After completing this course participants will be able to:

  • Understand the process of securing the appropriate information that will help to develop a scope, schedule, and budget.
  • Be able to develop a building program, including site selection, utilization and wayfinding.
  • Outline at least one design strategy based on site standards and utility coordination.
  • Summarize the steps that must be taken to in order to move forward with approvals, bidding and construction.

This Course Covers:

  • Securing Information
  • Programming and Site Evaluation
  • Site Selection, Utilization, and Wayfinding
  • Laying Out the Design
  • Site Standards
  • Utility Coordination
  • Preparing a Site Plan
  • Documents and Contract Administration


Danger in the Damp – Dealing with Mold

Instructor:  Paul Spite

Despite our best efforts to keep it out, water has found its way inside the building. This course examines the question of what to do next, since abandoning the building to its eventual collapse is not usually an option.

The material briefly examines design and construction methods of systems designed to withstand water penetration. An understanding of these systems gives us a starting point in finding sources of intrusion, and a starting point for how to best repair them and prevent further damage. Sealing a failed envelope is the first step in remediation. Otherwise, the appearance of mold will likely be the next step in rendering our damaged buildings uninhabitable.

Once the source of the problem has been addressed, steps can be taken to reclaim full use of the built environment. Assessment of moisture damage must be done next to best determine and prioritize steps toward repair or replacement of damaged components. Immediate and critical remedies are examined, as well as those which can be addressed after a couple days have passed. Lastly, any resulting mold growth must be eliminated, and steps taken to prevent its recurrence.

Because of its power and the many ways water finds to enter our buildings, water intrusion with accompanying mold growth is one of the most discouraging building maintenance issues to address. But we have enough accumulated experience from past battles to handle it far better moving forward.

This course is intended to equip others with that knowledge.

This course teaches the following specific knowledge and skills:

  • Terminology used to discuss how entrapped water creates problems for building users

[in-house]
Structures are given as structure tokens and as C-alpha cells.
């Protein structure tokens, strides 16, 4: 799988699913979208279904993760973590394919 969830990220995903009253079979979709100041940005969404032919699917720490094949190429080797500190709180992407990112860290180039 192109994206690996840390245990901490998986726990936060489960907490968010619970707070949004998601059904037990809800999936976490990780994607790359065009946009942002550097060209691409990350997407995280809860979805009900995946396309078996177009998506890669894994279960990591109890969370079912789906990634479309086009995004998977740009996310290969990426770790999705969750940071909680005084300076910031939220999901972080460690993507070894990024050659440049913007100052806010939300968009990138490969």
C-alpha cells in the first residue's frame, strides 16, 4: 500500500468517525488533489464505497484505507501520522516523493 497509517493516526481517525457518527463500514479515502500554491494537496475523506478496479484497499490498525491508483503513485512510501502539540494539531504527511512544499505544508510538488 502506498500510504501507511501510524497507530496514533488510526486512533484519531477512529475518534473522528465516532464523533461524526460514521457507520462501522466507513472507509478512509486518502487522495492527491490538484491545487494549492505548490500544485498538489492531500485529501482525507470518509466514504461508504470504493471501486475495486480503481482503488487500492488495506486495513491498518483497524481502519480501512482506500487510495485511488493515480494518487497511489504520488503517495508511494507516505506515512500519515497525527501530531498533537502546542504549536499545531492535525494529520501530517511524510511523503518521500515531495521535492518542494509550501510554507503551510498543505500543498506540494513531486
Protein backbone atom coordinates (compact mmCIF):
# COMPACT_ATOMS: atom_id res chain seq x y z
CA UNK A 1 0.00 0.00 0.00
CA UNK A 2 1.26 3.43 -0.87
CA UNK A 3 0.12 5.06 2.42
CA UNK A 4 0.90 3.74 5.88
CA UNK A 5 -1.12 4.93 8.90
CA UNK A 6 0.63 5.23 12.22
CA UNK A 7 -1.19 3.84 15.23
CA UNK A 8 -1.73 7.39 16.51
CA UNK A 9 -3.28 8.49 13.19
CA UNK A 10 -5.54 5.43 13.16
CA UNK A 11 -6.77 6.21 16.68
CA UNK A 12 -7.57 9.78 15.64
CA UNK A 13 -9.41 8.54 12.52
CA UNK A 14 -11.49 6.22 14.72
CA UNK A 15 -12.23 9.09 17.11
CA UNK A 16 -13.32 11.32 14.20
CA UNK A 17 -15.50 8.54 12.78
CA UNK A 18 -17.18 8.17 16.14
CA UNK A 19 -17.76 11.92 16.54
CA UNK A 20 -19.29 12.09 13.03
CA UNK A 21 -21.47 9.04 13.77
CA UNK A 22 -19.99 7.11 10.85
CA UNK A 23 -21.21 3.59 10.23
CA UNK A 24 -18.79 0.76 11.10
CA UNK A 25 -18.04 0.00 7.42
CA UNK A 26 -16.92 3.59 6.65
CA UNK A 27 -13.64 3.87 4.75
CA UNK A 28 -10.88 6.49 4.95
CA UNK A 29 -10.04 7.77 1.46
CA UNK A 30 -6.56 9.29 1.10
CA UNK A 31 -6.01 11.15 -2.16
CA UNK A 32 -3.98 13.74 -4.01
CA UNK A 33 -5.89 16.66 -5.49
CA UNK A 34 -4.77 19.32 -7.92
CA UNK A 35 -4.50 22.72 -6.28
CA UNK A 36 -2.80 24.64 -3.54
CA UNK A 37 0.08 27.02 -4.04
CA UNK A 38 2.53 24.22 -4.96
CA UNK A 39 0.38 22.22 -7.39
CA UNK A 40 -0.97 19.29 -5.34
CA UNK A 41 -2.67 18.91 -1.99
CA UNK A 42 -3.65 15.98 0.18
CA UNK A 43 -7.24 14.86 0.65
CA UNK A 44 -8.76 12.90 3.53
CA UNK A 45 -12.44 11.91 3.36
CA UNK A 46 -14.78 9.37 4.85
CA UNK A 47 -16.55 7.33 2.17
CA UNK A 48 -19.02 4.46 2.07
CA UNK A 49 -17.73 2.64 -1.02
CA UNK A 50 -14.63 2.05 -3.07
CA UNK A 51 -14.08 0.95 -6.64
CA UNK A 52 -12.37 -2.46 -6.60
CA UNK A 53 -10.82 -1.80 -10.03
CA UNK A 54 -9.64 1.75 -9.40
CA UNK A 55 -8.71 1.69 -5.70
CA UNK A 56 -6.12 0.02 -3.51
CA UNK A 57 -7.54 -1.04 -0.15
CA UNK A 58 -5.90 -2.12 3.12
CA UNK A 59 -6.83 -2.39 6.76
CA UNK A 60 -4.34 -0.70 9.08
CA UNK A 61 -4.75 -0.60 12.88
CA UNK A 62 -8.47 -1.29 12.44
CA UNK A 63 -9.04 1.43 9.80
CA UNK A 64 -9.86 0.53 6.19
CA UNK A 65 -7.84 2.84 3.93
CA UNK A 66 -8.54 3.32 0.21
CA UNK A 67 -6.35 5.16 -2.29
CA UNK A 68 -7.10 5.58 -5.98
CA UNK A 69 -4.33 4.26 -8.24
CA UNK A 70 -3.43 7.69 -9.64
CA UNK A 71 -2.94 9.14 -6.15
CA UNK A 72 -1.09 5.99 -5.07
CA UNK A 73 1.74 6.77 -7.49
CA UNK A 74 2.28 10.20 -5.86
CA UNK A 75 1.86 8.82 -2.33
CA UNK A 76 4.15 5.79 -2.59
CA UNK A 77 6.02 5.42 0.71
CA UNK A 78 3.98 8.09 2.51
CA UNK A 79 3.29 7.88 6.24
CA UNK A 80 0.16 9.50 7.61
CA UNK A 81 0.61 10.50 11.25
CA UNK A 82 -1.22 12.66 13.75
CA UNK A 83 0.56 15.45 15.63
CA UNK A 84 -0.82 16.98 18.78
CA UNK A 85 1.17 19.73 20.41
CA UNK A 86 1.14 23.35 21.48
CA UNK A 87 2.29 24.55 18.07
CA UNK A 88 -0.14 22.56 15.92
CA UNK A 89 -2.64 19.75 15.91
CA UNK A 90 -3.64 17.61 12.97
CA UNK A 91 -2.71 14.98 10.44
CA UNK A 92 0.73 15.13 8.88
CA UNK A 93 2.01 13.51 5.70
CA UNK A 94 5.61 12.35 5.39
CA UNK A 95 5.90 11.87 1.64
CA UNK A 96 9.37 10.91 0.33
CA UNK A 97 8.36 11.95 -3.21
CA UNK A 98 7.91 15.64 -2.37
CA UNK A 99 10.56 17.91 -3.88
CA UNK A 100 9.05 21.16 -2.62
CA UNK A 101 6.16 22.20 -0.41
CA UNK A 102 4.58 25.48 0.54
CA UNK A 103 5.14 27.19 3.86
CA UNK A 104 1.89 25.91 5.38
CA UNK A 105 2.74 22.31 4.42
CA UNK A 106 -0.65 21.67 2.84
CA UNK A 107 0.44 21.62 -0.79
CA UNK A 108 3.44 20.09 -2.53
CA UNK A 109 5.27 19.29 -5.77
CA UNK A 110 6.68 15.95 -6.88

• Measures to retard the infiltration of moisture into built environments
  • Where and why mold growth occurs
  • Testing and inspection to find water damage
  • Systems and procedures to inventory moisture damage following intrusion
  • Immediate and secondary actions steps to take following water intrusion
  • Indoor air quality issues and how to identify them
  • How to deal with mold growth, once it is discovered

This course covers:

  • Overview of Moisture Related Problems
  • Moisture Damage to Buildings
  • Before Damage Occurs
  • Solutions to Water Penetration Issues
  • Maintaining Building Systems as Lines of Defense
  • Dealing with Building Damage from Moisture
  • Air Quality Concerns
  • Dealing with Mold in the Airstream


Successful Building Design

Instructor:  Wayde Hoppe

Developers of commercial, industrial and institutional buildings are driven by return on investment. Today’s building owners are savvy and they seek to balance the initial cost with the payback. Functionality, aesthetics, and methods of code compliance are each guided by financial investment and return. In this course, you will learn, from the foundation to the roof, from the appearance to the operation, from construction to maintenance, tried and proven methods for analyzing design decisions that will lead you to a greater reputation as a designer.

Most architects are familiar with the design process and are usually comfortable with at least one or more of the steps. However, what we learn in school needs to be coupled with the requirements of today’s many codes and regulations, the changes in material development, our client’s demand for a return on investment and the realities of construction budgets.

After completing this course, participants will be able to:

  • Be able to integrate design concepts with current codes and regulations.
  • Translate the intentions and goals of the customer into a safe and cost-effective project.
  • Utilize current materials and goods to ensure proper construction practices.
  • Recognize the importance of meeting the client’s demand for return on investment.

This Course Covers:

  • Defining the Building Type & Ideal Building size
  • Initial Construction Budget
  • Code Analysis